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EPA Accepts LMDC Plan to Deconstruct Former Deutsche Bank Building
Release Date: 09/08/2005
|(05101) New York, NY - After months of leading a concentrated federal, state and local agency review of the Lower Manhattan Development Corporation's (LMDC) plans to deconstruct the former Deutsche Bank building at 130 Liberty Street, the U.S. Environmental Protection Agency (EPA) has accepted the final plan to first clean up and then take down the building. Throughout the process, EPA, the New York State Department of Labor, the New York City Department of Environmental Protection, the New York State Department of Environmental Conservation, the New York City Department of Buildings, and the Occupational Safety and Health Administration have worked to ensure that the building would be deconstructed following procedures that protect people's health.
"We now have a plan that calls for the precautions needed to ensure that the deconstruction of 130 Liberty is done safely and in a way that protects the health of area residents and workers," said Regional Administrator Alan J. Steinberg. "We have worked diligently with our fellow regulators and LMDC to make sure the deconstruction project was well planned. Now we can take an important step forward in rebuilding Lower Manhattan."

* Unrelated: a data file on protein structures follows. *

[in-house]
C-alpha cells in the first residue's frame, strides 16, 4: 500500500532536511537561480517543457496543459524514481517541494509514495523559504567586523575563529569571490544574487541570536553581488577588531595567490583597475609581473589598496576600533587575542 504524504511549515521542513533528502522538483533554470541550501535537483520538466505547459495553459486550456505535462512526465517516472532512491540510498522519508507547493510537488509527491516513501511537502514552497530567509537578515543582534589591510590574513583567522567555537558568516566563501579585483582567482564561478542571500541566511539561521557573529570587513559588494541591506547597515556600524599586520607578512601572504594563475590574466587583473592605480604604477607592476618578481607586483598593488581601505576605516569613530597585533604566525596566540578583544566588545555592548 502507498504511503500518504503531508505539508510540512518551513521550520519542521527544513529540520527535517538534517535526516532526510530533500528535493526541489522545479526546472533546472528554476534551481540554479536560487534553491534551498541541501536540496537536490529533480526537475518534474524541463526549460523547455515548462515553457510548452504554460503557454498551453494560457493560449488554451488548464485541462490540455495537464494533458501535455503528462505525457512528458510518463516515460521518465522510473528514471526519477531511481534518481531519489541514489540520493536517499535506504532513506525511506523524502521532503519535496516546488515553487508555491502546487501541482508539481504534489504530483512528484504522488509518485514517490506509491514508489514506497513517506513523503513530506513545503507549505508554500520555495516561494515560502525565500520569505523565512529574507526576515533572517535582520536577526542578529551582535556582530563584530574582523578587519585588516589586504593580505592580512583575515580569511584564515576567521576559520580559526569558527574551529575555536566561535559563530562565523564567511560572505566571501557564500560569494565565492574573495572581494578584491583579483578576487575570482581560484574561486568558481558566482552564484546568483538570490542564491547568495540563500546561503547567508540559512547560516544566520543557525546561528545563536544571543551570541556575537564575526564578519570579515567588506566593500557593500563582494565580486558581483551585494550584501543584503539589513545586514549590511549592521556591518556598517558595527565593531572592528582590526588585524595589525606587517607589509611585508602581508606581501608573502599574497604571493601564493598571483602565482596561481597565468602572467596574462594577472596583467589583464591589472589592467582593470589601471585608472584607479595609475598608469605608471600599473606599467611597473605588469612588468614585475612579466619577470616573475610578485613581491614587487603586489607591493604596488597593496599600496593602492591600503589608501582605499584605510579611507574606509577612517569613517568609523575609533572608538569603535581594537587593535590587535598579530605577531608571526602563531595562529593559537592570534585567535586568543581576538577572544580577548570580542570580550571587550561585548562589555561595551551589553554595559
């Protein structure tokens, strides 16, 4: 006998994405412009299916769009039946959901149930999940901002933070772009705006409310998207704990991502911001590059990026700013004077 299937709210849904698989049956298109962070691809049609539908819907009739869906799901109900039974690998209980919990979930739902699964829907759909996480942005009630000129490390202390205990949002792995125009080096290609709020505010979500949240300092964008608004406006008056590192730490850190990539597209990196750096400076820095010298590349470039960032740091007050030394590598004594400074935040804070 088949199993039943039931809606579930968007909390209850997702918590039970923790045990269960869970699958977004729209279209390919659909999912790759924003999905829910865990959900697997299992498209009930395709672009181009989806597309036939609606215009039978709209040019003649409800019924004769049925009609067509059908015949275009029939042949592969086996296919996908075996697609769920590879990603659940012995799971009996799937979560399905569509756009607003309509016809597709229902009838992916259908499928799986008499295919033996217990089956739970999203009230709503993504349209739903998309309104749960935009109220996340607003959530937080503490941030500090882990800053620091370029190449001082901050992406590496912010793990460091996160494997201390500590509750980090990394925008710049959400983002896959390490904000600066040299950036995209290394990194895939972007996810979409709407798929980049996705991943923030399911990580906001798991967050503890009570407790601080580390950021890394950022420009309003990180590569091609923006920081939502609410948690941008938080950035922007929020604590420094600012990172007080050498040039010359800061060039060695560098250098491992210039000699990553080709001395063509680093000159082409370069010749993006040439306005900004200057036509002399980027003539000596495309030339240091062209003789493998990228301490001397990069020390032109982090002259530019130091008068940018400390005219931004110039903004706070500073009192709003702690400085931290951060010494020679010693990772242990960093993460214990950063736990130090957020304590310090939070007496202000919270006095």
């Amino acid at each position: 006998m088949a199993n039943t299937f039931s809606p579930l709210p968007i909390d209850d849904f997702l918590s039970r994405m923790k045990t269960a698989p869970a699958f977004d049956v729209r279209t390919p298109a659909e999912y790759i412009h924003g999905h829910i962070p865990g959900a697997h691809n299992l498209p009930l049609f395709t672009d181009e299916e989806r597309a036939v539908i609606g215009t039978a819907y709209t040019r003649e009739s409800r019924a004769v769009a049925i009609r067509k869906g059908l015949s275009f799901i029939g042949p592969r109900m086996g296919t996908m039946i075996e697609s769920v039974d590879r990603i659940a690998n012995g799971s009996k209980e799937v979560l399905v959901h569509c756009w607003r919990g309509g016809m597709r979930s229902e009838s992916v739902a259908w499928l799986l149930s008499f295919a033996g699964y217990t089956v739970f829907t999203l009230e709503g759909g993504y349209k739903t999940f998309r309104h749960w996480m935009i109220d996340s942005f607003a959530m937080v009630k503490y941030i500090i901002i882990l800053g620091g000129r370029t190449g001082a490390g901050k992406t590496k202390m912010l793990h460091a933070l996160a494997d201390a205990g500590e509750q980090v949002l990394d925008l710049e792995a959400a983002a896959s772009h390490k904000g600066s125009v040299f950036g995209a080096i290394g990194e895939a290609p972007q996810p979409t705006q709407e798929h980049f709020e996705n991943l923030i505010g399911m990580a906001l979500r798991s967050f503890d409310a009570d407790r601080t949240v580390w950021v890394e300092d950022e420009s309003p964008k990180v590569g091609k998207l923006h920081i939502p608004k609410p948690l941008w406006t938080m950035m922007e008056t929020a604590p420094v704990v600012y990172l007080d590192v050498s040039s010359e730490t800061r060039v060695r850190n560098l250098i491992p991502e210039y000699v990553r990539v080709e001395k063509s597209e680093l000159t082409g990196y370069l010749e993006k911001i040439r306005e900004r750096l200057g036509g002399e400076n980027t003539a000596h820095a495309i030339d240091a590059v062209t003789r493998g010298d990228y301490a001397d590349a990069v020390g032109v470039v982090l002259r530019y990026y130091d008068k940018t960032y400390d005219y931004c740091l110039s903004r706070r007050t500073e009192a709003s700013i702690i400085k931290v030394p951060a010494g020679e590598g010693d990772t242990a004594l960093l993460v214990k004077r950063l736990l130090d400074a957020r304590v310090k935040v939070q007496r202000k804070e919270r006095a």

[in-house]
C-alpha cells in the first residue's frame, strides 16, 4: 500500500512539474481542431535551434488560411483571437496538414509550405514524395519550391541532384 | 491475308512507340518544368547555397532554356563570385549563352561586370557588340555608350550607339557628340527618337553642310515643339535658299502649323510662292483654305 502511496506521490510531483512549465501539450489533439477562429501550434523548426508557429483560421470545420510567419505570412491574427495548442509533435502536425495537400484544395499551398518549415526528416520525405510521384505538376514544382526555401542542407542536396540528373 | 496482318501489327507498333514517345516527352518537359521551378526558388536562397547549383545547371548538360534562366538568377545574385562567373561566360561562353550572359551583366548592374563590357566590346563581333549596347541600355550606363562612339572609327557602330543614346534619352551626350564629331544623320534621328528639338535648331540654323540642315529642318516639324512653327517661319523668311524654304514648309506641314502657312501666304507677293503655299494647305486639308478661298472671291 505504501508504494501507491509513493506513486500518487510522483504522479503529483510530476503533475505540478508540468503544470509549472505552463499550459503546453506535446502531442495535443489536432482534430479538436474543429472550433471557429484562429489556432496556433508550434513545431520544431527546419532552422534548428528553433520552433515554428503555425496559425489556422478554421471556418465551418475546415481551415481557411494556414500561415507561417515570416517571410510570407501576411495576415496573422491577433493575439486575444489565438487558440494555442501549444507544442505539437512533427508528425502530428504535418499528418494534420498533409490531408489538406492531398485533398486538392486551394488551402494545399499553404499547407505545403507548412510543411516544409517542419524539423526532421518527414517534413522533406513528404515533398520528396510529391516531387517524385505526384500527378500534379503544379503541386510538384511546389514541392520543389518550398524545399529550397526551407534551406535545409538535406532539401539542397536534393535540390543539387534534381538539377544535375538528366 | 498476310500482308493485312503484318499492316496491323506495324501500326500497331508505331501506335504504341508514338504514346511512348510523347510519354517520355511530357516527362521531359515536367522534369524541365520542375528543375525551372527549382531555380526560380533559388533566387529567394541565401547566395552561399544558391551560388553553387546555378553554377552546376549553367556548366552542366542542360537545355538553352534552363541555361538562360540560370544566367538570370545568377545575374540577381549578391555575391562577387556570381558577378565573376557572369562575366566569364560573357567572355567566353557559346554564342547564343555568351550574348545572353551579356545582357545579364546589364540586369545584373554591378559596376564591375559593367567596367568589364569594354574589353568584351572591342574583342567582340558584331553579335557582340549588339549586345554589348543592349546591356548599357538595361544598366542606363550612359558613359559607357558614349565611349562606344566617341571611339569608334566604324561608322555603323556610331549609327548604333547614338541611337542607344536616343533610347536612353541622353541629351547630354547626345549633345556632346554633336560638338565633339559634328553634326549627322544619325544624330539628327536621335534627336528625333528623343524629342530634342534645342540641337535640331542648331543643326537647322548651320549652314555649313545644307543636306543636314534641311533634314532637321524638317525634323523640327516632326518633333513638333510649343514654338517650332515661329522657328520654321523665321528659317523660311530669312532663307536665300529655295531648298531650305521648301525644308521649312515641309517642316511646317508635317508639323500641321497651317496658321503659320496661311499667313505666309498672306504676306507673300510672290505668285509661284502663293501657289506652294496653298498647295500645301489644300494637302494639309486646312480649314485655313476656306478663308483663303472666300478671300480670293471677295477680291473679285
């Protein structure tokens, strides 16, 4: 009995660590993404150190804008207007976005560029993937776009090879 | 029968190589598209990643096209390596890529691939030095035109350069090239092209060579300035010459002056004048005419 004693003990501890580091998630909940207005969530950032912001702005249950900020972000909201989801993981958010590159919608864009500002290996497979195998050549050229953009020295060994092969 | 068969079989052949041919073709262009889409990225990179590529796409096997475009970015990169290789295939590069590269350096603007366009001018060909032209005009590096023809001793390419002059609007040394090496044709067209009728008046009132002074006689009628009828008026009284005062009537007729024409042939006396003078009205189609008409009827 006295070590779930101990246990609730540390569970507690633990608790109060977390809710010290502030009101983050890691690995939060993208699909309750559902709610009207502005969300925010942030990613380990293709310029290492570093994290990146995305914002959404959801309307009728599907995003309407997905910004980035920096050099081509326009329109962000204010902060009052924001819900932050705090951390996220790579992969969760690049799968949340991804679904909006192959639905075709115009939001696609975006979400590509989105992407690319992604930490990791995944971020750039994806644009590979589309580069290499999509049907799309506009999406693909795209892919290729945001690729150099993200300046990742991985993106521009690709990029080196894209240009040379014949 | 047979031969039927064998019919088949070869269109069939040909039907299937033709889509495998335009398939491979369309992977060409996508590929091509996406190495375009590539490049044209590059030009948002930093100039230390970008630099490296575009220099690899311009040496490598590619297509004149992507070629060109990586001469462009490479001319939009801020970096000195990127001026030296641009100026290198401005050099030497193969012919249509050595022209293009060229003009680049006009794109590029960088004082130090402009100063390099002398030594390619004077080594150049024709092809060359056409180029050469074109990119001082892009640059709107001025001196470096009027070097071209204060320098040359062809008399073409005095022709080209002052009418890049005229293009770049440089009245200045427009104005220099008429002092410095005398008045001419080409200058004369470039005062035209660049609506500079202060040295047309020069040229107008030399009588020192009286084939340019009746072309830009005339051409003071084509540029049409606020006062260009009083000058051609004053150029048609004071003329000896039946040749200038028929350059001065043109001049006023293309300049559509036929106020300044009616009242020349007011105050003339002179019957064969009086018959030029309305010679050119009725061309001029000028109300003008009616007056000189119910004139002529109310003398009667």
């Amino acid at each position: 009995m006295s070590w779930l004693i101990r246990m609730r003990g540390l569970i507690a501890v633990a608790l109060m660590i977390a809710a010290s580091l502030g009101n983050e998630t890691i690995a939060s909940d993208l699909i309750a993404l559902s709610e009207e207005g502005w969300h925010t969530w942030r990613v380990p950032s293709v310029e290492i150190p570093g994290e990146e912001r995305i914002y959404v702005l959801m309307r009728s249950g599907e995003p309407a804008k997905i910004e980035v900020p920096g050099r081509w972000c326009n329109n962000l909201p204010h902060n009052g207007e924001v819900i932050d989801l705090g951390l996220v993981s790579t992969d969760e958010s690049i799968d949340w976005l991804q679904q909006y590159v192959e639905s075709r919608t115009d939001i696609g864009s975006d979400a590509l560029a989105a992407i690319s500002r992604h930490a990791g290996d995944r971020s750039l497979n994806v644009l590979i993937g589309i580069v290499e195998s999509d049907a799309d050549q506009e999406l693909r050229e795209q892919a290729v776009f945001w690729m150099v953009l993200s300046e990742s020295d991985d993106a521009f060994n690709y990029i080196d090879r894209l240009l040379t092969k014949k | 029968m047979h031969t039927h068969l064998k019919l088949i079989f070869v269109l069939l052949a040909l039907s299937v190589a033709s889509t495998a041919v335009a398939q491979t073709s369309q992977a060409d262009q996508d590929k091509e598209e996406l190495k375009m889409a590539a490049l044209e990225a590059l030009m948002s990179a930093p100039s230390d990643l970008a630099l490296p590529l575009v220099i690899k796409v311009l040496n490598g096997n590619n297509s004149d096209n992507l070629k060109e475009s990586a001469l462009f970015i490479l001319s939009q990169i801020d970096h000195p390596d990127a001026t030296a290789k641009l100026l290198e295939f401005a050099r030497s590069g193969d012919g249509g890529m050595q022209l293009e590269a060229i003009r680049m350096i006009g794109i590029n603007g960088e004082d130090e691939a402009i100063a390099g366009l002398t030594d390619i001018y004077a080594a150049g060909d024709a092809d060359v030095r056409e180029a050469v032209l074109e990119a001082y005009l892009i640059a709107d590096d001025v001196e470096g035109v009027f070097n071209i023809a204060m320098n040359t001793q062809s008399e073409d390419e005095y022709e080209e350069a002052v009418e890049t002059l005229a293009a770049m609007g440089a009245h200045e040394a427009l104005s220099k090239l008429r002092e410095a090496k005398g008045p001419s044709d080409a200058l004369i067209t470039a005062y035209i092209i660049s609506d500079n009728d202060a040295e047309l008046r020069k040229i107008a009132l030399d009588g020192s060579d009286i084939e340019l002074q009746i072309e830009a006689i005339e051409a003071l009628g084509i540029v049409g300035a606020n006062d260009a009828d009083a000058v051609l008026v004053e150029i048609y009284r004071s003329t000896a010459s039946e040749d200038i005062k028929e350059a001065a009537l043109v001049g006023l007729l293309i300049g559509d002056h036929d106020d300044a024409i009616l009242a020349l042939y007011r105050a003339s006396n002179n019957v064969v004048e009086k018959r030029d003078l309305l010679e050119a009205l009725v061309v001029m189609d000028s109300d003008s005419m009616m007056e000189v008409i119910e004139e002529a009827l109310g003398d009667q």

The Agency began its review of portions of the plan on December 13, 2004 and submitted its first formal detailed comments, which included extensive input from the other regulatory agencies, to LMDC in January 2005 [PDF 604 KB, 23 pages] . After LMDC and its contractors made substantial revisions to the plan and developed new aspects, EPA again conducted a review -- coordinating with its regulatory partners -- and submitted detailed comments to LMDC on July 26, 2005 [PDF 514 KB, 44 pages]. Since that time, EPA has reviewed and commented on subsequent revised submissions, and now has found the plan acceptable.
EPA has taken the lead in coordinating regulatory agency review of and input into plans to demolish or deconstruct a number of Lower Manhattan buildings known to have been breached by the World Trade Center collapse and not fully cleaned or reoccupied. The agencies have made the building owners aware of their legal obligations to conduct the demolition/deconstruction work in a manner that protects people's health. EPA has reviewed and provided comments on plans for 4 Albany Street, 130 Cedar Street, 133 - 135 Greenwich Street, 21 - 23 Thames Street, as well as the Fiterman Hall building at 30 West Broadway.
For more information on EPA's involvement in demolition or deconstruction activities in Lower Manhattan, visit our Web site at www.epa.gov/wtc .